Retailers are adopting elastic strategies, business models and technologies that keep up with evolving shopping habits and preferences. Innovative companies are striving to give consumers the best of both the online and offline worlds.

Oliver Tan, ViSenze

Oliver Tan, CEO, ViSenze

The history of retail goes back pretty far: from London’s first department store opening in 1796, to the rise of big box retailers in the 1960s, to Amazon and eBay launching in 1995. In today’s modern age, almost two billion people buy products online. When the internet emerged—and subsequently, social media—traditional retailers were forced to ditch solely in-store concepts that once made them successful, and adopt more modern, digital strategies that put them in front of their target audiences.

While the concept of online retail posed an initial threat to brick and mortar, it lacked key in-store benefits, like the ability to try on clothes for fit or the ability to wear an accessory the same day it was purchased, but it still caused a vast amount of store closures as e-commerce came to be known as the future of retail.

Online and offline are no longer either-or when it comes to retail strategies.

Fast forward to now, online and offline experiences are no longer either-or when it comes to retail strategies, and we can tie that directly to evolving consumer preferences and innovative technologies that merge the two concepts. While Gen Z and Millennials grew up with the rise of the internet, research shows that both demographics aren’t interested in being 100 percent digital and still crave the experiences that come with shopping in a physical store. Now, retailers are adopting more elastic strategies that keep up with the evolving shopping habits and preferences to give consumers the best of both worlds.

More recent trends like buy online, pick up in store (BOPIS), cashierless retail, same-day delivery, and more, now allow shopping traffic to move both ways – offline to online and vice versa. Technologies, particularly those powered by artificial intelligence—connected fitting rooms, AR-enabled mobile apps that allow users to try on products via their smartphone, chatbots and digital assistants, etc. —all play a major role in merging the two shopping experiences through their ability to both process data and drive more interactive experiences.


Alibaba and Guess, a more recent partnership that merges human fashion expertise with computer vision technology, created smart racks and next-generation fitting rooms. A shopper can log into a store using a mobile app, browse, and then view a nearby mirror presenting information based on what she takes off the rack. Customers can also use the touch interface to interact with the mirror to see different colors along with personalized mix-and-match options and accessories to complete the look, and where they could find the items in the store. The technology even includes the option to have consumers’ faces scanned in order to improve personalization, another aspect of the shopping experience that consumers have grown to expect.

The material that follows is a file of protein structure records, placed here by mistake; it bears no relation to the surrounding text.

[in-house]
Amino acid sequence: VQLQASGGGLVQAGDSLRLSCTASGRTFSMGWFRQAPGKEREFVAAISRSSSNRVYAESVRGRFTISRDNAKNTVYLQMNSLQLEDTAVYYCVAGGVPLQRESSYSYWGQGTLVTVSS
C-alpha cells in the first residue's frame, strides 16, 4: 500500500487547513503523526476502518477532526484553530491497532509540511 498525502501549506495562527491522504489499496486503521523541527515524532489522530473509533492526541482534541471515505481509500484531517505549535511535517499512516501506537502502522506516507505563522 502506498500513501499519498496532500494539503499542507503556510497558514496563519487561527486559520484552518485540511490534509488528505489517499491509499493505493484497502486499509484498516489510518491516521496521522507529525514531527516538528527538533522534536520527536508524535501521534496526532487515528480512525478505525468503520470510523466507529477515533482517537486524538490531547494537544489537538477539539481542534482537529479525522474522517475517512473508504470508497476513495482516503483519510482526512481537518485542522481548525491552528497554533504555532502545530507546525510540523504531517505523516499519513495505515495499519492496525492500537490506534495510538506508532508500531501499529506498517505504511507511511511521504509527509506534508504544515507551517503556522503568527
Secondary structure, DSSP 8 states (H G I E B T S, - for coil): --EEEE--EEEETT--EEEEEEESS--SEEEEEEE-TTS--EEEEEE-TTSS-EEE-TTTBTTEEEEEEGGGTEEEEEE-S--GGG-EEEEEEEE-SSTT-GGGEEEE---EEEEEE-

In addition to these technologies that make the in-store shopping experience more digitally-savvy, other companies are looking to explore digital concepts that emulate the experience of browsing products in a physical store. Online marketplace Poshmark is today’s digital consignment shop that helps consumers combat fast-moving trends and expensive pieces “going out of style” by allowing direct consumer-to-consumer sales without physically bringing them into a store. DesignerShare enables a similar trend—user-generated inventory—but instead allows consumers to rent items in their closet to other consumers. Other companies’ business models like Stitch Fix, Amazon Prime Wardrobe, and Nordstrom Trunk Club operate with a “try before you buy” model and ship products directly to consumers’ doorsteps so they can try on the items before they commit to purchasing them.

Today’s shopping landscape is about preferences—anywhere, anything, any platform—so allocating budget towards either an online or offline strategy is no longer the smartest play as inspiration can occur at any point. Retailers that do not adopt efficient digital strategies lose out on the organic discovery and inspiration that occurs on channels like social media, but on the flip side, digitally native brands are increasingly seeing the importance of a brick-and-mortar presence as online sales can be challenging in the early stages when brand awareness is at its lowest. Pop-up stores are even far out of reach for many online retailers, causing brands like Bulletin to adopt WeWork-like models – companies of all categories sharing overhead costs and selling within one location. E-commerce companies like Rent the Runway and Bonobos, that once made brick and mortar seem obsolete, are even investing in physical storefronts. Amazon also bought into this trend when it purchased Whole Foods in 2017.

We no longer need to draw a line in the sand when it comes to online vs. offline, and instead, retailers need to focus on strategies that align directly with consumers’ preferences in order to deliver the benefits of both experiences. In fact, Gen Z is now widely recognized as the next consumer powerhouse, expected to account for 40 percent of all consumers by 2020. This means merging online and offline experiences to adapt to their preferences specifically will be a key factor in a retailer’s success. Overall, retailers and technology are together bridging the gap between what was once online versus offline, and we can expect that there will be new innovations on the horizon to further impact the entire shopping journey.

ViSenze, based in Singapore, is a provider of visual search technology.